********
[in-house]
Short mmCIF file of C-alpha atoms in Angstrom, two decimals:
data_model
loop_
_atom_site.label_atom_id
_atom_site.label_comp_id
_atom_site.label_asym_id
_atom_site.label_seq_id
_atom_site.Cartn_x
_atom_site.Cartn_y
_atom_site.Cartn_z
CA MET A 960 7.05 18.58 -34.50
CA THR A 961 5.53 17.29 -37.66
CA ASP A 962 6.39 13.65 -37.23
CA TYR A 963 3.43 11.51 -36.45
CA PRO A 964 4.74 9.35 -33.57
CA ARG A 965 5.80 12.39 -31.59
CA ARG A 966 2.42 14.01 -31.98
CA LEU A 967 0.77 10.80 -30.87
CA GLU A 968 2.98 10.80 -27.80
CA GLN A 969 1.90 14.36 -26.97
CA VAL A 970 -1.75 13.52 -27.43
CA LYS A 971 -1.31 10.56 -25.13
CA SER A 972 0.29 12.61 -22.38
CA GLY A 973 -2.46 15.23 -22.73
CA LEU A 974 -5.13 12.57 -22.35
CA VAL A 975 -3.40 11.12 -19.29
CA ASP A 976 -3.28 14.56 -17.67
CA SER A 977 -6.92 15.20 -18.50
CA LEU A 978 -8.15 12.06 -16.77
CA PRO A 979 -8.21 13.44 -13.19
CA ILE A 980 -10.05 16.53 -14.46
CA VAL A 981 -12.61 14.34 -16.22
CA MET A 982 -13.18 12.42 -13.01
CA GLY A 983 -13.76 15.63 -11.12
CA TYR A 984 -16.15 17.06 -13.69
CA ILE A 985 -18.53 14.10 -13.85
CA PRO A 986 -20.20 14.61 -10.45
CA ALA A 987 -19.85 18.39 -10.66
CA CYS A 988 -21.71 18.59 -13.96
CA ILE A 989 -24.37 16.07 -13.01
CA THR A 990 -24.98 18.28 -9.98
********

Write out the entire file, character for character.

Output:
[in-house]
Short mmCIF file of C-alpha atoms in Angstrom, two decimals:
data_model
loop_
_atom_site.label_atom_id
_atom_site.label_comp_id
_atom_site.label_asym_id
_atom_site.label_seq_id
_atom_site.Cartn_x
_atom_site.Cartn_y
_atom_site.Cartn_z
CA MET A 960 7.05 18.58 -34.50
CA THR A 961 5.53 17.29 -37.66
CA ASP A 962 6.39 13.65 -37.23
CA TYR A 963 3.43 11.51 -36.45
CA PRO A 964 4.74 9.35 -33.57
CA ARG A 965 5.80 12.39 -31.59
CA ARG A 966 2.42 14.01 -31.98
CA LEU A 967 0.77 10.80 -30.87
CA GLU A 968 2.98 10.80 -27.80
CA GLN A 969 1.90 14.36 -26.97
CA VAL A 970 -1.75 13.52 -27.43
CA LYS A 971 -1.31 10.56 -25.13
CA SER A 972 0.29 12.61 -22.38
CA GLY A 973 -2.46 15.23 -22.73
CA LEU A 974 -5.13 12.57 -22.35
CA VAL A 975 -3.40 11.12 -19.29
CA ASP A 976 -3.28 14.56 -17.67
CA SER A 977 -6.92 15.20 -18.50
CA LEU A 978 -8.15 12.06 -16.77
CA PRO A 979 -8.21 13.44 -13.19
CA ILE A 980 -10.05 16.53 -14.46
CA VAL A 981 -12.61 14.34 -16.22
CA MET A 982 -13.18 12.42 -13.01
CA GLY A 983 -13.76 15.63 -11.12
CA TYR A 984 -16.15 17.06 -13.69
CA ILE A 985 -18.53 14.10 -13.85
CA PRO A 986 -20.20 14.61 -10.45
CA ALA A 987 -19.85 18.39 -10.66
CA CYS A 988 -21.71 18.59 -13.96
CA ILE A 989 -24.37 16.07 -13.01
CA THR A 990 -24.98 18.28 -9.98